I usually combine separate photographs into diptychs, triptychs or multiple frames collages. In the beginning of this project I didn’t know at all what frames would work with each other. I would photograph scenes that I considered beautiful separately and would combine them together afterwards if I thought that they worked visually. Later on I started to work more around just one building, squeezing everything I could see/get out of it and reshaping it afterwards. That is why now I sometimes know what I am looking for but as soon as the process becomes standardized it gets boring. That is why I am constantly looking for new approaches or shapes that I could build or different time of day or print size, etc.
Thus, I take someone else's creation, appreciate it and turn it into something new in my artwork.
CP: Would you have done a Downtown Geometry series if you were back in Belarus? How different would it be if you made a Belarusian version?
AK: I am not sure I would have ever come up with this project in Minsk, my hometown and the capital of Belarus. I am not really an architectural photographer. Somehow my photographic visits to Downtown Boston developed into a fine art project and buildings happened to be the subject but I wasn’t as interested in architecture back at home. Now I might look at buildings at home differently and try to photograph them, but I like to think that Downtown Geometry was specifically about Boston and I limited myself to Downtown.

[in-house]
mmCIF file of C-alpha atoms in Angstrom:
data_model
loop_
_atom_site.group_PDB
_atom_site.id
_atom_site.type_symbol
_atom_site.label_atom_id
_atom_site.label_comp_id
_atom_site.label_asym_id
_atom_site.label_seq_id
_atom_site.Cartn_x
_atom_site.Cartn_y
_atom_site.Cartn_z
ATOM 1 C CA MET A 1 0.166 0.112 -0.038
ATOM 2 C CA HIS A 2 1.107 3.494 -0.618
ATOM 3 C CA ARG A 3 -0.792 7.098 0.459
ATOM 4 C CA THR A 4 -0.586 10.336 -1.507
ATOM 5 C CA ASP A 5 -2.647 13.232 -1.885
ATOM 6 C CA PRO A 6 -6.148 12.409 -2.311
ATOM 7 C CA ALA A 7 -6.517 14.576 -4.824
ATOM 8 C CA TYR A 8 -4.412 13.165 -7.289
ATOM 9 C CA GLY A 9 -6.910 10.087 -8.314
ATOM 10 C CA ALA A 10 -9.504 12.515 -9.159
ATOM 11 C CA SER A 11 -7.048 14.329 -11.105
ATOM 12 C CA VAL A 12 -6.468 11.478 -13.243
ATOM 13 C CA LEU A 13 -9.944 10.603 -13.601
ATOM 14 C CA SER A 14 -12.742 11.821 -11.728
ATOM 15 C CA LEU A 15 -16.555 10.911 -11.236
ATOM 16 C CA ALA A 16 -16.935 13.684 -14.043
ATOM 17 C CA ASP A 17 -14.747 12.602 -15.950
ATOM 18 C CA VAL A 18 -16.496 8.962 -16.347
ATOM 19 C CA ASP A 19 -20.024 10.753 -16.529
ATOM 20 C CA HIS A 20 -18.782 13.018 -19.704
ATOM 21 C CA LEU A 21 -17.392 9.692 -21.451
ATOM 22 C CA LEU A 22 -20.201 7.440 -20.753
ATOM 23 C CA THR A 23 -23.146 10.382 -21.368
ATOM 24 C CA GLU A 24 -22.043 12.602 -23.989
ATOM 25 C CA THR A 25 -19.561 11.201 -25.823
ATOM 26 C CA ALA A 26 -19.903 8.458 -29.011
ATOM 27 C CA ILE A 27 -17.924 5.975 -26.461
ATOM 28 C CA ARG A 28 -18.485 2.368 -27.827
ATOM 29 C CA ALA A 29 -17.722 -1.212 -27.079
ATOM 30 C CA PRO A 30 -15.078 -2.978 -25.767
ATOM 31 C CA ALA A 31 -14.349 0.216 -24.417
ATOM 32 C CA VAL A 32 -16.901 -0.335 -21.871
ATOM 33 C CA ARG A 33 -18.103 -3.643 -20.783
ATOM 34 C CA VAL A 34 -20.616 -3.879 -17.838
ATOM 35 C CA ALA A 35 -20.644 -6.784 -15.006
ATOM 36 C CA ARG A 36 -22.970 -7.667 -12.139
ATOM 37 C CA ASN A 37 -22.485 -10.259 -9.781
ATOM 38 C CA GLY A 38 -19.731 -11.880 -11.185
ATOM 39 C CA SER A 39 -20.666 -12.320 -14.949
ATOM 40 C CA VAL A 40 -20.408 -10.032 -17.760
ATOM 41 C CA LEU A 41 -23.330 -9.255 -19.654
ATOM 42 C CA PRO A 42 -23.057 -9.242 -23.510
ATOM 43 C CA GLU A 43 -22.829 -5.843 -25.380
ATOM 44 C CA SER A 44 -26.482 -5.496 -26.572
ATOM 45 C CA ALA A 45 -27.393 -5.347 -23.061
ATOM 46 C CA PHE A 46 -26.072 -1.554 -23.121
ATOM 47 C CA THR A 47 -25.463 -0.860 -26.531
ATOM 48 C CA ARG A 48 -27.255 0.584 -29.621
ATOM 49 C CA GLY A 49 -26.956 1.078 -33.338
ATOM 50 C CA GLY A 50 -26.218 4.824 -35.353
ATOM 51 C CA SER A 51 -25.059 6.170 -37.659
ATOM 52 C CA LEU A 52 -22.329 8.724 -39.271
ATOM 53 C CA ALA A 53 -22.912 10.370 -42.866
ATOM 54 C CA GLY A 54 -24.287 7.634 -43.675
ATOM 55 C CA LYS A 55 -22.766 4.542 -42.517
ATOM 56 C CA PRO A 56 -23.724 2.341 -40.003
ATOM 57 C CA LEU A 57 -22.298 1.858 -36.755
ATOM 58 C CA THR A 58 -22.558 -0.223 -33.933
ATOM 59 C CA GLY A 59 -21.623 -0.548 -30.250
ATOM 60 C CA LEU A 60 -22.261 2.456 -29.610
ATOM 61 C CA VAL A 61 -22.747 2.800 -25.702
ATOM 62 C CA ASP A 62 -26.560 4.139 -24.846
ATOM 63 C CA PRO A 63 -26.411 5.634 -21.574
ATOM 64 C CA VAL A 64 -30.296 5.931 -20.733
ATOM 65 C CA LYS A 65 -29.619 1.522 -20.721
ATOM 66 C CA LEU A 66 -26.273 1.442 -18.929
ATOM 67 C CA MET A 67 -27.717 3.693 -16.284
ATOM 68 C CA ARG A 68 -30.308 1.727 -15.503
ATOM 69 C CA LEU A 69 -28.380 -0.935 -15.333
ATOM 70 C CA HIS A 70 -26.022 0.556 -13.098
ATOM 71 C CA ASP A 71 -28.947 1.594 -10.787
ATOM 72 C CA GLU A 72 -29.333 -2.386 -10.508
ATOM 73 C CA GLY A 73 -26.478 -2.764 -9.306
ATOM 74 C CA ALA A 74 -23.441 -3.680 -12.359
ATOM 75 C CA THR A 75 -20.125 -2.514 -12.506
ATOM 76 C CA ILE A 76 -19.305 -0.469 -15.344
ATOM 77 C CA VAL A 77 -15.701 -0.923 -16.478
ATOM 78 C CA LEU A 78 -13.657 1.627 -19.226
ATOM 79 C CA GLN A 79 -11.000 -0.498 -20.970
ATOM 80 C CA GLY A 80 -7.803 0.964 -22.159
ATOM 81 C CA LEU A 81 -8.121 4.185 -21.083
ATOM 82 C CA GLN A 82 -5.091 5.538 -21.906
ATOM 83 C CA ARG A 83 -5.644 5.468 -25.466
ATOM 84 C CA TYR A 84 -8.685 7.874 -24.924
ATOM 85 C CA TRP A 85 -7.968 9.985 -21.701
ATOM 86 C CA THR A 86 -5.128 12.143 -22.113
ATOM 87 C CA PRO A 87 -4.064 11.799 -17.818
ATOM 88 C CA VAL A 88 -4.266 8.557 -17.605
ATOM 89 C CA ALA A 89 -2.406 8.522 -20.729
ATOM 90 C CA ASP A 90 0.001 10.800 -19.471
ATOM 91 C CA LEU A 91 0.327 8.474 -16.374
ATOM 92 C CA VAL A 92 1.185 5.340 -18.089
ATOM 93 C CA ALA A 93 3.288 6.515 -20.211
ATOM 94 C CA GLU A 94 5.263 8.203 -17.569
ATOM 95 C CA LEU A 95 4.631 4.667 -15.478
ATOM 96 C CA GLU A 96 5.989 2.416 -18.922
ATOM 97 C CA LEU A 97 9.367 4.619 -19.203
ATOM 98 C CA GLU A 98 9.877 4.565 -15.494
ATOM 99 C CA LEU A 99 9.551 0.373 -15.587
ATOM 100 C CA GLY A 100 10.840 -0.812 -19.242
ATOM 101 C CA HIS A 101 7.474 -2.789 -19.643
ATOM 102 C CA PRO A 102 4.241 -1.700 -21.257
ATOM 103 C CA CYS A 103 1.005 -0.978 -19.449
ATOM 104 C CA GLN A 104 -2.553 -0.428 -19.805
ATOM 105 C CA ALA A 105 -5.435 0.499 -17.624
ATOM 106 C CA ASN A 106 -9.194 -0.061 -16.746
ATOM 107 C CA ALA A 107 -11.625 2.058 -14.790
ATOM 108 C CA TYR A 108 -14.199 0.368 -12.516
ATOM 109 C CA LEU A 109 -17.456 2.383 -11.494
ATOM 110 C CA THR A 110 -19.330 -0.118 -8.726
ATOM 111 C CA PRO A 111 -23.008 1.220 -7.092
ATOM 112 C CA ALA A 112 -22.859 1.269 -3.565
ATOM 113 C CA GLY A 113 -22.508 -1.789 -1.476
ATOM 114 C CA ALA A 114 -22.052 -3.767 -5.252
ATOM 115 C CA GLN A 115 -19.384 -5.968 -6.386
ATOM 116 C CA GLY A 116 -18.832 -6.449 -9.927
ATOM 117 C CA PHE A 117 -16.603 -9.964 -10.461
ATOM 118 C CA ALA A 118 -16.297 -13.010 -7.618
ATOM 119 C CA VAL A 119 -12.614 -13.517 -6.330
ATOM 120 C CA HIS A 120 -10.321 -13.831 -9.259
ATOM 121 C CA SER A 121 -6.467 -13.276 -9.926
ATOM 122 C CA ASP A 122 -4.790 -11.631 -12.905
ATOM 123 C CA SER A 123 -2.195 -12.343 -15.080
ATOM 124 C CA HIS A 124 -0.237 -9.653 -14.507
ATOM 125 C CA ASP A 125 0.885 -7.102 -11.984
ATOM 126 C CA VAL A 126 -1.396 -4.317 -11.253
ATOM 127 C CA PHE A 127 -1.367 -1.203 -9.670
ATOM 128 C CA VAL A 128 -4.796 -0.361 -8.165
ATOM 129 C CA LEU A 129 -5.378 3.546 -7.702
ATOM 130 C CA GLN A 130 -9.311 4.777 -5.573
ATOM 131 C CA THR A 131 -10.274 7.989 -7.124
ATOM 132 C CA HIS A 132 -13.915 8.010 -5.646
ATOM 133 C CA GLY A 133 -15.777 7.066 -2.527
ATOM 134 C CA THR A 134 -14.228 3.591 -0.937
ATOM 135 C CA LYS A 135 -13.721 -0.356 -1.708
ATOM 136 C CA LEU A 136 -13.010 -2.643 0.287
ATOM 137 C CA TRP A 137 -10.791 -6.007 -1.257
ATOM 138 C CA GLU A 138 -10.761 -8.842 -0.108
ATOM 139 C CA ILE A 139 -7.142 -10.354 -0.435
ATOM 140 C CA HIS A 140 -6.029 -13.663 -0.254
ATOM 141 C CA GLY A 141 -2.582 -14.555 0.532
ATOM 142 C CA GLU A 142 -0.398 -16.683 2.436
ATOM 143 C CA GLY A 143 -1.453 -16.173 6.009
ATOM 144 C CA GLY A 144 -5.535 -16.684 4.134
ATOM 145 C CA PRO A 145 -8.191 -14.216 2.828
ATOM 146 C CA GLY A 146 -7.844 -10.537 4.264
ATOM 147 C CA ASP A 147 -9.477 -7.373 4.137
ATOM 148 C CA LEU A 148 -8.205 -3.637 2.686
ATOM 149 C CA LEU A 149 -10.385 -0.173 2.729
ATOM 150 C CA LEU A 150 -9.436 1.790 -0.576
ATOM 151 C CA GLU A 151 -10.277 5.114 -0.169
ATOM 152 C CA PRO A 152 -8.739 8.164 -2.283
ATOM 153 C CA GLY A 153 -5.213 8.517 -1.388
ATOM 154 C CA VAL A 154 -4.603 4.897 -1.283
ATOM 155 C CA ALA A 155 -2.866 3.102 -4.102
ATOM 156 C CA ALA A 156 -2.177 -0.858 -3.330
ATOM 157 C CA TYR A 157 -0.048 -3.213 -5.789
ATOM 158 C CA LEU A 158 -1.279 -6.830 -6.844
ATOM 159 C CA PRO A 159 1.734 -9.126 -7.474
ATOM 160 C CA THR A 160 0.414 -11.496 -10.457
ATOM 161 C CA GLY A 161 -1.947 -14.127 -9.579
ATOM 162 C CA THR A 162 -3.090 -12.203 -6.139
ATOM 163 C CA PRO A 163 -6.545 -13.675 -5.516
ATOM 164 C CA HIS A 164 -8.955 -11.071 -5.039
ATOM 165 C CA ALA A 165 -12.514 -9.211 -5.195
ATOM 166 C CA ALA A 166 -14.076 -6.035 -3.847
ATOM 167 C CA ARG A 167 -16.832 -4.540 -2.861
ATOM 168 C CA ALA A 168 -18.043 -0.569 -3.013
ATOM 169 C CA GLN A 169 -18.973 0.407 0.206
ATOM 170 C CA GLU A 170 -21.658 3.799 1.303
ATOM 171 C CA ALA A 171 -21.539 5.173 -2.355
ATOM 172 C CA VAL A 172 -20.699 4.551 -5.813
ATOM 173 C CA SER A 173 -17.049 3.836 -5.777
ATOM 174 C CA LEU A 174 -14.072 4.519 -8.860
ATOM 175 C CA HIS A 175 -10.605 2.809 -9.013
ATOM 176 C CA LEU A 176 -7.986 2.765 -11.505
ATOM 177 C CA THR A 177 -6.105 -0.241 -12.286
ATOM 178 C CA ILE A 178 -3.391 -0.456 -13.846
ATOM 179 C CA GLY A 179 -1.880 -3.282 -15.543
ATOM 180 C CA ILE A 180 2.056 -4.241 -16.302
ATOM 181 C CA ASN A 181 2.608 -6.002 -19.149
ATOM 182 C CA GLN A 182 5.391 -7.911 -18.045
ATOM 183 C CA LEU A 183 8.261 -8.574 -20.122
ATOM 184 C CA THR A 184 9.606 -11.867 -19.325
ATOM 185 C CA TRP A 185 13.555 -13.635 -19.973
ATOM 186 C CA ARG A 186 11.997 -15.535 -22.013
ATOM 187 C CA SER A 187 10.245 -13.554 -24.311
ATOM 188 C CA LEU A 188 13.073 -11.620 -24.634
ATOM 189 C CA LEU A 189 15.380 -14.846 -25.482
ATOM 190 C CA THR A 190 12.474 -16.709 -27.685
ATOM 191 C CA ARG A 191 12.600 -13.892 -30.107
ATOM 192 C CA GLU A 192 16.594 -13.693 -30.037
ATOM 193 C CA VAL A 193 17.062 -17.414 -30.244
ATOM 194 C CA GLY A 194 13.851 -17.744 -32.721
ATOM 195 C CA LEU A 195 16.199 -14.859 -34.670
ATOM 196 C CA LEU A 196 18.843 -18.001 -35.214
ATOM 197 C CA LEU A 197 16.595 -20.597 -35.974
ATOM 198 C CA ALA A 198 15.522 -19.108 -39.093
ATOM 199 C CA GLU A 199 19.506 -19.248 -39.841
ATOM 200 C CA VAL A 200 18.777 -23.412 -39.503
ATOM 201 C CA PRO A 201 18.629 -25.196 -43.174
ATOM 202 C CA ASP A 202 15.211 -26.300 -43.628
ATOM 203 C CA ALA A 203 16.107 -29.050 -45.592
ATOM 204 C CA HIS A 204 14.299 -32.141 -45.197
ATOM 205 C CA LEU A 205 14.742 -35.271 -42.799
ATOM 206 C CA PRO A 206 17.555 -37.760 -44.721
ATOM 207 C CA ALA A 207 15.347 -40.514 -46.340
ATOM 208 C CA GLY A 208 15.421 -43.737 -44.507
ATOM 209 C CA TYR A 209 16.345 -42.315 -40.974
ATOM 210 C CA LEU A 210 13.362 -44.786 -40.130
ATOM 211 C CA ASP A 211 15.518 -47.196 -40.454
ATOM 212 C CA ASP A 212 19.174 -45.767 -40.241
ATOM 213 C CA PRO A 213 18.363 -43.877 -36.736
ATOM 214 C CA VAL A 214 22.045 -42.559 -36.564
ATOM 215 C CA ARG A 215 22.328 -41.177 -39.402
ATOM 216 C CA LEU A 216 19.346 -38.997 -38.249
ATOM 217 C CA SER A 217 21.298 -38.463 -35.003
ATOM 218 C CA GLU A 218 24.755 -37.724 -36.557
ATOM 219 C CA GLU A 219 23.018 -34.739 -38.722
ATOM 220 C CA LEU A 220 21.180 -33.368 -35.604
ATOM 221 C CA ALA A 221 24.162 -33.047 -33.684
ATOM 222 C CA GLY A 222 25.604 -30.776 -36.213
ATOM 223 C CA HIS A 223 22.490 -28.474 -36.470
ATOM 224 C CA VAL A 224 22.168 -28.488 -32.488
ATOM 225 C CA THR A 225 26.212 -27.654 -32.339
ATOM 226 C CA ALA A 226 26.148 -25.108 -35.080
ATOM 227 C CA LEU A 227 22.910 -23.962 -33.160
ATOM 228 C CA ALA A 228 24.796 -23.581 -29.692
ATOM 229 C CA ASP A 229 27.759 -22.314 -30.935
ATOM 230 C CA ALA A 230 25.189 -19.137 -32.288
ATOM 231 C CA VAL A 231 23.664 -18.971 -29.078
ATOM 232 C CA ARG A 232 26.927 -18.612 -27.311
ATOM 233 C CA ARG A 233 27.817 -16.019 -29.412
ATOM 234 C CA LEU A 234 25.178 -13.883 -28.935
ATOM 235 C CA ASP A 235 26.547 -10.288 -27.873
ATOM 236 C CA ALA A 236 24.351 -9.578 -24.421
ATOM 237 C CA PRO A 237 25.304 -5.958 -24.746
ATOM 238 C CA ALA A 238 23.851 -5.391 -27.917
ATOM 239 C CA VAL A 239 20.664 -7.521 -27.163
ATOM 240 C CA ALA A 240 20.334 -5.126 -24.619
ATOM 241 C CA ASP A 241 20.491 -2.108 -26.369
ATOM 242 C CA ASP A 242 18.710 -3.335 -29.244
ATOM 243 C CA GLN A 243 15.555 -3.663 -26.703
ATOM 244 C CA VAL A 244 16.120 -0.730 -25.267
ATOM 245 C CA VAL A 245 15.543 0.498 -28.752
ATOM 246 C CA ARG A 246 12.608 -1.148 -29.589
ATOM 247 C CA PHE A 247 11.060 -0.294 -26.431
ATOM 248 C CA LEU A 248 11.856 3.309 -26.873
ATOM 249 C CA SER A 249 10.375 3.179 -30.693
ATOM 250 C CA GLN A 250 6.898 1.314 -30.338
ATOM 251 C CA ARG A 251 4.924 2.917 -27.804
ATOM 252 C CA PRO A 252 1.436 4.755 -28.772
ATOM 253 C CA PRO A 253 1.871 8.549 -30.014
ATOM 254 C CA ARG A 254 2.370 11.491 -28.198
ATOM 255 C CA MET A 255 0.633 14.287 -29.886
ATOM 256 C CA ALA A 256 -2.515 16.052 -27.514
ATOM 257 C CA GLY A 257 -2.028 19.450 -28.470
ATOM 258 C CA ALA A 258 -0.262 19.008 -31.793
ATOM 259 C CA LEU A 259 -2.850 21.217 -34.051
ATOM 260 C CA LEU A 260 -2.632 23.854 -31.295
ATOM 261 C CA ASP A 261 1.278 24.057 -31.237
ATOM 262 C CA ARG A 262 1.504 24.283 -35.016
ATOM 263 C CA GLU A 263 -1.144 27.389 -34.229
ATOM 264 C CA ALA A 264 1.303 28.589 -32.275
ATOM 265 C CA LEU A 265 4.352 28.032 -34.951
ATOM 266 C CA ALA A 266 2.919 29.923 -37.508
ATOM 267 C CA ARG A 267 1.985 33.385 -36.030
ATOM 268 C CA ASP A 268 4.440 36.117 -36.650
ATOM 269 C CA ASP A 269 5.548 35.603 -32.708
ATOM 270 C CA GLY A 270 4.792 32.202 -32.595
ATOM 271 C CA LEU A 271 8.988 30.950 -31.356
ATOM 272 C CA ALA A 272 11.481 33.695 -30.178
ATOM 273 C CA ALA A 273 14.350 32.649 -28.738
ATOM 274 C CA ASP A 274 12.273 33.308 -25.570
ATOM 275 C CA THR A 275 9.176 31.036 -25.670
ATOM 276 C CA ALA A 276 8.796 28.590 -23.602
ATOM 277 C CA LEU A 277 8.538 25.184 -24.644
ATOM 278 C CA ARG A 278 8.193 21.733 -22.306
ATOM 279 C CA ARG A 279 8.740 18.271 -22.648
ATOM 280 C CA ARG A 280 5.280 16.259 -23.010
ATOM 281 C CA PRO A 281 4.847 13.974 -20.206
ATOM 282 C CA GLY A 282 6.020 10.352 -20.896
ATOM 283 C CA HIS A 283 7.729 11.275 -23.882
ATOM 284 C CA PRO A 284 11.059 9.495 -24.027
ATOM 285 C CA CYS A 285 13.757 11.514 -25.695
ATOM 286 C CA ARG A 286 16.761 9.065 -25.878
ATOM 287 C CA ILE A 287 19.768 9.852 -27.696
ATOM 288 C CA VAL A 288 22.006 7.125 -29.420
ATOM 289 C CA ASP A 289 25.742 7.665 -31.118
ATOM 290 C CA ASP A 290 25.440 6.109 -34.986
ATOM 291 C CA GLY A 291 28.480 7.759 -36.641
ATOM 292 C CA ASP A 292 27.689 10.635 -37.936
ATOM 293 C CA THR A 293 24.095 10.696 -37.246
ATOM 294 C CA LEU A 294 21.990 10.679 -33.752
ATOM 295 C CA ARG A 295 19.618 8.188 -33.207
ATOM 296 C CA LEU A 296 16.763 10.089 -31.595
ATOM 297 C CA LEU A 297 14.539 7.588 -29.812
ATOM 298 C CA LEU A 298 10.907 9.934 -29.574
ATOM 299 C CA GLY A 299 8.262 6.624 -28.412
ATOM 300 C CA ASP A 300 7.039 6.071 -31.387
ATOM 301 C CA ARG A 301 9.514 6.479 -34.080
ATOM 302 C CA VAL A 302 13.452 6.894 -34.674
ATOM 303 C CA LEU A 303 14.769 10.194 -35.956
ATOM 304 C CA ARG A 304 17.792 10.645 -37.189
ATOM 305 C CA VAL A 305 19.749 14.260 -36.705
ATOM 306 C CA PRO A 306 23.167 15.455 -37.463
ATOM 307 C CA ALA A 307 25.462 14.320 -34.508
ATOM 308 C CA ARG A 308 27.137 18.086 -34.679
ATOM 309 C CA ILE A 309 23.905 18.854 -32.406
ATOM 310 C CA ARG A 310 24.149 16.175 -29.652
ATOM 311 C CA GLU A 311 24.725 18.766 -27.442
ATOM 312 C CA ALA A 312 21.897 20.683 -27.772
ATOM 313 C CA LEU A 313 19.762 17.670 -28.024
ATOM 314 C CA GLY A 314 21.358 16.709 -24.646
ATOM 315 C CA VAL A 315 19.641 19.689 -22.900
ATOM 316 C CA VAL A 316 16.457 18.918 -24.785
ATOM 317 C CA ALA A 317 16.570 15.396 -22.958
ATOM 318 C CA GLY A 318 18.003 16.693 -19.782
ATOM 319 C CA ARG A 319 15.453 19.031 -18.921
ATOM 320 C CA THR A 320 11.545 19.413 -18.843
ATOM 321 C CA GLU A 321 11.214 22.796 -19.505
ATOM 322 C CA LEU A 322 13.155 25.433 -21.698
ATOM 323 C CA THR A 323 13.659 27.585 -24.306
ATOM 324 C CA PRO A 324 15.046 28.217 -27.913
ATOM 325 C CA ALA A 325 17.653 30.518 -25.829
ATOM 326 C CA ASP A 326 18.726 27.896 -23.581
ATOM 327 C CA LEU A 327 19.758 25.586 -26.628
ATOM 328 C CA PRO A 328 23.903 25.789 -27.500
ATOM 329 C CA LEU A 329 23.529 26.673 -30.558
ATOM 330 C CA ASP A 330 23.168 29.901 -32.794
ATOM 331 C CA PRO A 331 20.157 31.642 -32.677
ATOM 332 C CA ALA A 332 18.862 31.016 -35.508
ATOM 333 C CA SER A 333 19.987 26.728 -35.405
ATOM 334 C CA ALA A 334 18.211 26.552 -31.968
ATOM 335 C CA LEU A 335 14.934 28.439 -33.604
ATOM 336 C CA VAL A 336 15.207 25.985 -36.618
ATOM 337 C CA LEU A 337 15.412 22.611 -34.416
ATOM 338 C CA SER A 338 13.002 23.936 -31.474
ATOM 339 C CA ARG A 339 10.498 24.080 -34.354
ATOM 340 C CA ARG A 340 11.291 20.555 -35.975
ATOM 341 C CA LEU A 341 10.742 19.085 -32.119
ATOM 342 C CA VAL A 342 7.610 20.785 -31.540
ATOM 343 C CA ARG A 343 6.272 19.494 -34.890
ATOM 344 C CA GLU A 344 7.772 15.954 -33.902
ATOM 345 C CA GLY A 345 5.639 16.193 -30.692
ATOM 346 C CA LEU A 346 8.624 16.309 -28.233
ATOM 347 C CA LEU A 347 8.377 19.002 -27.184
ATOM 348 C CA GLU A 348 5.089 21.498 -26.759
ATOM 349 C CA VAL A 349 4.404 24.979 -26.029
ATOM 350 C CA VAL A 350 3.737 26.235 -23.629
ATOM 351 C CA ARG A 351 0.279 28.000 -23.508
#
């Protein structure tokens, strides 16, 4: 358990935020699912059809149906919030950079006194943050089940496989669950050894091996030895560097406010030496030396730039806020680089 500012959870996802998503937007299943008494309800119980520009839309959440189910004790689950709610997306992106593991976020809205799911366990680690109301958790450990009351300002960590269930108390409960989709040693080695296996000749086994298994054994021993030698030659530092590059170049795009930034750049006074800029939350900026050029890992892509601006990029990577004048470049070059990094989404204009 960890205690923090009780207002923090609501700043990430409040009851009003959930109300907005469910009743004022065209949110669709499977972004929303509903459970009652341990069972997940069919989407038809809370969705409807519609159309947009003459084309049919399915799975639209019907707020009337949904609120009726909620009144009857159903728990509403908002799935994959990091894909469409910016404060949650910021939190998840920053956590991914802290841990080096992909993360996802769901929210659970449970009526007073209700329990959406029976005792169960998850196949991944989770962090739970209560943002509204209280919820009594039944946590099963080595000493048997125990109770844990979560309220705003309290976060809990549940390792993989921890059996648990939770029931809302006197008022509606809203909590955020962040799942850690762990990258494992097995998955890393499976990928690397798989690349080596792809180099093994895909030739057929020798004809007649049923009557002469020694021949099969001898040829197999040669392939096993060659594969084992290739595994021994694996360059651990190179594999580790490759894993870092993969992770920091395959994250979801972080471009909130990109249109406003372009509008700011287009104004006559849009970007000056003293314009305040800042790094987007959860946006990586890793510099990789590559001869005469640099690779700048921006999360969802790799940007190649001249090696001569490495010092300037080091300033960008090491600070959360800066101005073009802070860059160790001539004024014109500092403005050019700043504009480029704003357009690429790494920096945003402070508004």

CP: I would like to talk about your experience as a Belarusian artist in the US. How does American art differ from art back home, and how is the Belarusian artistic life style different from the American one?
AK: Well, I would say that to maintain the Belarusian artistic life style is even tougher than the American one. The audience is not ready to pay for art or to buy a lot of art, especially modern art. Thus, it is even harder to support yourself by creating art. There are very few private galleries and they make much less of an effort to promote and sell work. Artists are usually not represented by any local gallery. I don’t mean that it is easy to be an artist in the US, but at least there are much more options and possibilities.
Also, I think our education in Belarus focuses more on classical art, unless it’s a specialized art educational institution where students might learn more about their specialty (and I am not really sure here, because I graduated from a University of Economics back at home). I mean when I was in high school we didn’t talk much about modern art in art history class. We would talk about art before the 20s, 30s, 40s of the 20th century, about Soviet art, but not about international art of the middle to late 20th century, or 21st century, or photography at all.